December 20, 2023

“Plucked,” A Novel in Verse Excerpt by FC’s Vera West

“Plucked,” A Novel in Verse Excerpt by FC’s Vera West

Seventeen-year-old Iza auditioned on a whim and got accepted (on a scholarship) to a creative arts prep school. Even with just a year left until she graduates, attending this school will give her the edge she needs to be a successful classical violinist and give her more options than what she currently has in the impoverished town where she grew up; but without the support of her mother getting there will be a challenge. After convincing her best friend to drive her to school, working extra shifts to save up money and having her granny forge her father’s signature on the application, Iza is finally ready to make the great escape to Everleigh. 1 She has pluck, they say, with optimism in spades, surely all her dreams will come true.     “Iza Jones, are…

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December 5, 2023

“Happy Birthday to Us,” Poetry by Bruce McRae

“Happy Birthday to Us,” Poetry by Bruce McRae

Happy Birthday To Us I arrived mid-century. A flaw in the seamed dimensions. A stone dropped down a cistern. Already ancient, wonderstruck, fire in my gills and hair, life-naked. I was born all of a sudden. A shift in the given paradigm. A handheld globe of teeth and fur standing athwart of all of history. A faint itch, a rudimentary element, I appeared as if quite by accident. A figure blurred by the side of the road, an eleventh planet, a tiger’s teardrop, a snowman in the parson’s orchard. Heavy with dreams, I was awoken early for my rough appointment. A manic isotope in a fat-lit cavern. One of those molecular contrivances you hear so much about. A mighty atom. A coy abstraction. ** Reality The rules of the game remain couched in esoteric phrases…

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November 27, 2023

“As the Storm Arrives,” Poetry by David Dephy

“As the Storm Arrives,” Poetry by David Dephy

As the Storm Arrives Silence with its excellent syntax is so real, rhythm compensates breathe when the stream of our thoughts shapes our lives, we are the same and always seek each other when silence between us dies. Are we all identical in nature, different in degree? Children can smell the wind more than pets, as you know they prowl the streets, and the smell of the wind will color them lilac, though for now only the moon rises, and each tree, remains as the heart of a wind, each wind a string on time’s lyre, divine love reflected upon its own reflection, wickedness kindling that flame of darkness, but when the hero strikes her anvil of freedom, the vision returns, here the mist is a single thought floating within islands of silence, and the…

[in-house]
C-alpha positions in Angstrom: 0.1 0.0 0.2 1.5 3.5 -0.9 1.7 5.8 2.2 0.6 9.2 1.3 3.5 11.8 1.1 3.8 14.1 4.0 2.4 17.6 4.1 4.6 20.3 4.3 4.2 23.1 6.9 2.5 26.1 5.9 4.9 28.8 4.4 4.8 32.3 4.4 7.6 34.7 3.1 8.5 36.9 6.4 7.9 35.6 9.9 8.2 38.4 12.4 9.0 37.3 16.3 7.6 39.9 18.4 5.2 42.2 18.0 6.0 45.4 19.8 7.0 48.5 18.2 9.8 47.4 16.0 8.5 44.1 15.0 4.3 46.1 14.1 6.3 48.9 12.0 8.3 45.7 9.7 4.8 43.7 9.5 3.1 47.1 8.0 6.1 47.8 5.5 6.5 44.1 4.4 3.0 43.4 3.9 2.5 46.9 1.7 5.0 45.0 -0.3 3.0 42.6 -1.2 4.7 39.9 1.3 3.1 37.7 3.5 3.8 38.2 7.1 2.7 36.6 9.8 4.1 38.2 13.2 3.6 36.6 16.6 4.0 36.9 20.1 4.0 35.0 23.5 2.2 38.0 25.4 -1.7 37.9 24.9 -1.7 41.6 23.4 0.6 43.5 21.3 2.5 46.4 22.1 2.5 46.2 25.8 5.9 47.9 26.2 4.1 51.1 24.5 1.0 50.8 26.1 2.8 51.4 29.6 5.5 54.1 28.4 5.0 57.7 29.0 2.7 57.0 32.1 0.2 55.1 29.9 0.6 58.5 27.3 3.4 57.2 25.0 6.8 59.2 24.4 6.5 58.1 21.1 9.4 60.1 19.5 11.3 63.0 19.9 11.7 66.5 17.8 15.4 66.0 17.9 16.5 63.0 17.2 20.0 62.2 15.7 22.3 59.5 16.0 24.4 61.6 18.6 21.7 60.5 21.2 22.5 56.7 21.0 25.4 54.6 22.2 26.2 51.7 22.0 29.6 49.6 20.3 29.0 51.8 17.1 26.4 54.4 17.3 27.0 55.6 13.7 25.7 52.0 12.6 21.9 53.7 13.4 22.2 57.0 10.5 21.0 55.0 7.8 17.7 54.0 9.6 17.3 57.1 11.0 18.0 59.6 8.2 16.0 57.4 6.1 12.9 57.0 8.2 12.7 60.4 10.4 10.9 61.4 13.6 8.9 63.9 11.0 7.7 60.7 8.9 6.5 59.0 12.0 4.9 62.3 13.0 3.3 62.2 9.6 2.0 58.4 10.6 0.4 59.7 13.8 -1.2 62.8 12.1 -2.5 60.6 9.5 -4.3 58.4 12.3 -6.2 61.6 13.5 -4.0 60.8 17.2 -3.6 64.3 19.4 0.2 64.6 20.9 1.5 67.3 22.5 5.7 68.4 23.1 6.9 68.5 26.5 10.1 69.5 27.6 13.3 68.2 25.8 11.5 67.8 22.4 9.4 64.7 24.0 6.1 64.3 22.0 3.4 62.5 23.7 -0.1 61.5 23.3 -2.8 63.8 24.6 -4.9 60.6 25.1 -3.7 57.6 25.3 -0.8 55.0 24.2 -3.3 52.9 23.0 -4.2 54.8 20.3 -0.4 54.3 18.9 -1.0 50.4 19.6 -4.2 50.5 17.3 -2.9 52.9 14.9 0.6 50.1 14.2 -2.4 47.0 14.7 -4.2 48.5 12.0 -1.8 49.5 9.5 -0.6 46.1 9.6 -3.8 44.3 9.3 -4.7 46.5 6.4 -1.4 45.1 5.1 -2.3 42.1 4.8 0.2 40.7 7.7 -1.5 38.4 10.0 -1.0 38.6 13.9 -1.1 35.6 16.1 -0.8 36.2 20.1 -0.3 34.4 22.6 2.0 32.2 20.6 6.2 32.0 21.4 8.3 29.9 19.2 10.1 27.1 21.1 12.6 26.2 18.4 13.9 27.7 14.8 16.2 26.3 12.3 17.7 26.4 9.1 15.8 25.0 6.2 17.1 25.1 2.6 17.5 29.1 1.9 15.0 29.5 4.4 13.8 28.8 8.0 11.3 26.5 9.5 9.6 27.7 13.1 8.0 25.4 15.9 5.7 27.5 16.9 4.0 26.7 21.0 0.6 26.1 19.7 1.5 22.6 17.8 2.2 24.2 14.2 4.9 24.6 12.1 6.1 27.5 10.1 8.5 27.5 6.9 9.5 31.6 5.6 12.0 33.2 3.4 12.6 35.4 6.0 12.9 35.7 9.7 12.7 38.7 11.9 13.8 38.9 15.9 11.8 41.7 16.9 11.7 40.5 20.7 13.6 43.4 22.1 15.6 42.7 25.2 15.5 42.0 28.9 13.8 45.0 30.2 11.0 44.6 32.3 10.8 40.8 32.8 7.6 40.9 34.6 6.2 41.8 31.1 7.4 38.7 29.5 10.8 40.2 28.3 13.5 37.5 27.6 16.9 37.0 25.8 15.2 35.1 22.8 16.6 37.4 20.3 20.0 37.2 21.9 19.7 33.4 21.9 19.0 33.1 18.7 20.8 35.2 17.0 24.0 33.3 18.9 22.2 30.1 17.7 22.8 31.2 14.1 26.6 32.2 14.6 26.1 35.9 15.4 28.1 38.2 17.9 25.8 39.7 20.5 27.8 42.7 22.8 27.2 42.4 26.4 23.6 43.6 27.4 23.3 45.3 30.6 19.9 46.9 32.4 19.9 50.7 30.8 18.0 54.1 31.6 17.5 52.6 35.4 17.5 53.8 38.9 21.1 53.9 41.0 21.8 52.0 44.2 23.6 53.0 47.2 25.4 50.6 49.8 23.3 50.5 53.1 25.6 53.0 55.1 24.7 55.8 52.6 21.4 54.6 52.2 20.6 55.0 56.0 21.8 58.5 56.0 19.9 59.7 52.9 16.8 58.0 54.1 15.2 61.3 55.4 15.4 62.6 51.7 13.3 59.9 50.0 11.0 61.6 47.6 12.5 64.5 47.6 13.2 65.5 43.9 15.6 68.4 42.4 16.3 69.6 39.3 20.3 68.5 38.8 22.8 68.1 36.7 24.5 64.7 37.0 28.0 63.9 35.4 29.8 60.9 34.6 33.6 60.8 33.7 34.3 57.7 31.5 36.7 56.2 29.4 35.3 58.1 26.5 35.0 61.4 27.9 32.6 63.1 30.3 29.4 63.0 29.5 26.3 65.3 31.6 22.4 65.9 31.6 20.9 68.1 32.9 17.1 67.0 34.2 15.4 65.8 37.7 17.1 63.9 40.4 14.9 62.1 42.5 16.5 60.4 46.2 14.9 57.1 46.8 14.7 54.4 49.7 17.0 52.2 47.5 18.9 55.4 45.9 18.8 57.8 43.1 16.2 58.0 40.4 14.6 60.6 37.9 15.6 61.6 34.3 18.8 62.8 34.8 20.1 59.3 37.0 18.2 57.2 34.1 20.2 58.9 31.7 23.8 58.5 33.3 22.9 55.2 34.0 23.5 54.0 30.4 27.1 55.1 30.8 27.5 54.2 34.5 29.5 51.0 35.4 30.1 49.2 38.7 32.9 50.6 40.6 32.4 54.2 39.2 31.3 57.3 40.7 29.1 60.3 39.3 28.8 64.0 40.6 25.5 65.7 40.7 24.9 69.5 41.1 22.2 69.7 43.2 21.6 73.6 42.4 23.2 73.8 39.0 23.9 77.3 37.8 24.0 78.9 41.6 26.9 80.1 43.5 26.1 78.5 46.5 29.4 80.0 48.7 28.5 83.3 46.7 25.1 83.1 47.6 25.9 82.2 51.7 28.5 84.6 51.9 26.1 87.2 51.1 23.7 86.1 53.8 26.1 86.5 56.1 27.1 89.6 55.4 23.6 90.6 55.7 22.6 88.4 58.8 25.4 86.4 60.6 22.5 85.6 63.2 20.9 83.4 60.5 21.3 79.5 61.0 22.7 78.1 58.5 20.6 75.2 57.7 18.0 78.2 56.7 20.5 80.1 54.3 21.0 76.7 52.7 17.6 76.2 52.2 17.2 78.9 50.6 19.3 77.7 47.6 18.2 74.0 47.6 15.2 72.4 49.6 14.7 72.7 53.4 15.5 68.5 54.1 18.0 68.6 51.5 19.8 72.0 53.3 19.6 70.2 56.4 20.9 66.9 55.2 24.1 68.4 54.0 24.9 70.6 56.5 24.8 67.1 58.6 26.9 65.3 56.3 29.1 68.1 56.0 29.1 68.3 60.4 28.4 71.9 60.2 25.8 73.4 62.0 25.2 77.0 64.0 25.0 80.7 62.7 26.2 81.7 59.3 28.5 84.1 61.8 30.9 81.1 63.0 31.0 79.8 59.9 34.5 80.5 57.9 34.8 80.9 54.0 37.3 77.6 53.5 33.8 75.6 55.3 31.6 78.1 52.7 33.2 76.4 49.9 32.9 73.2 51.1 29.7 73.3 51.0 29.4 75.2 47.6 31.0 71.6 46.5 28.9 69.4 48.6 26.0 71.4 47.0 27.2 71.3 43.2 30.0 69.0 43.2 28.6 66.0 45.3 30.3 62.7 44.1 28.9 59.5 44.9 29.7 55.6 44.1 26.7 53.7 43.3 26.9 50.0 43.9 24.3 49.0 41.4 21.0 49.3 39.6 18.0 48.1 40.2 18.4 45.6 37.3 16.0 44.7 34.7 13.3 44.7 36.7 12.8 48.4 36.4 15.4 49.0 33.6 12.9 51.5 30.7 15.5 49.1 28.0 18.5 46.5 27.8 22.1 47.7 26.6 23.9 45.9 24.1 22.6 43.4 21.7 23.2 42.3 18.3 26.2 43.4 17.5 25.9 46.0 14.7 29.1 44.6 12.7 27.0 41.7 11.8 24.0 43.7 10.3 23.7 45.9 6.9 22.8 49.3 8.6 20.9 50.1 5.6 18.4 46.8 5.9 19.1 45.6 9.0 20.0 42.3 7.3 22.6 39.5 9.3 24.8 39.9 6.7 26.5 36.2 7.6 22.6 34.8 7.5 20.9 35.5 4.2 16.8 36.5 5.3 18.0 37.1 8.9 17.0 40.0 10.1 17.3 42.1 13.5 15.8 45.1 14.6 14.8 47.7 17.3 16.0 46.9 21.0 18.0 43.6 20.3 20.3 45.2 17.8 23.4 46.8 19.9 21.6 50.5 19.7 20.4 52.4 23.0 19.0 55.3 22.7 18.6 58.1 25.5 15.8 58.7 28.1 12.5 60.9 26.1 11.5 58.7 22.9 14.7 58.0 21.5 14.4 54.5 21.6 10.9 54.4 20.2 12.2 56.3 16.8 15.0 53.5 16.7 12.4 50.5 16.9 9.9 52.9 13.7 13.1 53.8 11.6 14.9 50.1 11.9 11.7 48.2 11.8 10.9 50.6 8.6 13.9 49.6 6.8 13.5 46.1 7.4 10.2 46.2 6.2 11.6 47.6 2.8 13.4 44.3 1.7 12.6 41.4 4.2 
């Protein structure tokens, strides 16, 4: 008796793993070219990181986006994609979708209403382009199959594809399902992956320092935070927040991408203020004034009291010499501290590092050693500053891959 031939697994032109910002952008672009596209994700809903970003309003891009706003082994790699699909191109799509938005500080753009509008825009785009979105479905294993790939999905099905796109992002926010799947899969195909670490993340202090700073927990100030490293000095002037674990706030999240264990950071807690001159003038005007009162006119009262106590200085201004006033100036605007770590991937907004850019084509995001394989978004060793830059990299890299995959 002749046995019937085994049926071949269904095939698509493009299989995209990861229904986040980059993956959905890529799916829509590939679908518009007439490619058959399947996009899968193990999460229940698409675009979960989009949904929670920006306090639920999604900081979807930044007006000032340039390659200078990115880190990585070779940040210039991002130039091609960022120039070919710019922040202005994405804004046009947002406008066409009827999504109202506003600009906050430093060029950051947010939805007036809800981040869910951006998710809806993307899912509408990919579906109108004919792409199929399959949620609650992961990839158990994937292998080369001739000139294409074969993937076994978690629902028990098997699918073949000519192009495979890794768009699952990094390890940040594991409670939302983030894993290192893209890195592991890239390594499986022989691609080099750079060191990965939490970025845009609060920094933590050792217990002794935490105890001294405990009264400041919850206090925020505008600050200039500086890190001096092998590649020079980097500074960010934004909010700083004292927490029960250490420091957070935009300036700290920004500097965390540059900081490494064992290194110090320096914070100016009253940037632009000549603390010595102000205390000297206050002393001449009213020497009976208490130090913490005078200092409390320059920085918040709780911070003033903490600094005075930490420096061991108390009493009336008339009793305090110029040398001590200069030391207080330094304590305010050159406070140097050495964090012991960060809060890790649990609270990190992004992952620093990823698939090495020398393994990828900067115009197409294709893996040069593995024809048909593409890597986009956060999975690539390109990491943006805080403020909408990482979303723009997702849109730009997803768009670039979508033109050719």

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November 21, 2023

“Gone,” A Short Story by Katherine Harper

“Gone,” A Short Story by Katherine Harper

I want to be gone. I want to be utterly gone. I was once gone, but now I am here, but now I am tired of being here and want to be gone. I have been here for so long and have been not gone for so long and I want to be gone like no one has been gone ever before.  I used to be a sky-watcher when I was gone. I used to be a sky-watcher and know all the shapes in the sky. I used to know everything about the night sky, and the night sky knew everything about me when I was gone. Now I am here and there is no night sky. There is no darkness here. Here has no darkness but dark times. I had no dark times when I was gone, just the…

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November 13, 2023

“Wednesday in a Factory Town,” Poetry by John Grey

“Wednesday in a Factory Town,” Poetry by John Grey

WEDNESDAY IN A FACTORY TOWN Sunlight succumbs to weather and chimney, fat gray clouds, much billowing of smoke. In a town of factories, faces stare, solemn and blackened like stove flues, through windows, as red eyes make tunnels in the gloom. Rivers wait like standing water for more dust and grime to fuel their current. Shoppers cough their way from store to store. Kids grub up without even trying. No sky as once was promised. Not even the church, chiming three o’clock, can get back God’s attention. ** EMMA, A MONTH BEYOND THE DEATH OF HER FATHER She can’t swerve to avoid the dead possum on the road without crashing through huddled sobbing mourners and braking just in time so she doesn’t topple down into the freshly dug hole, and smash headlong into her father’s…

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October 19, 2023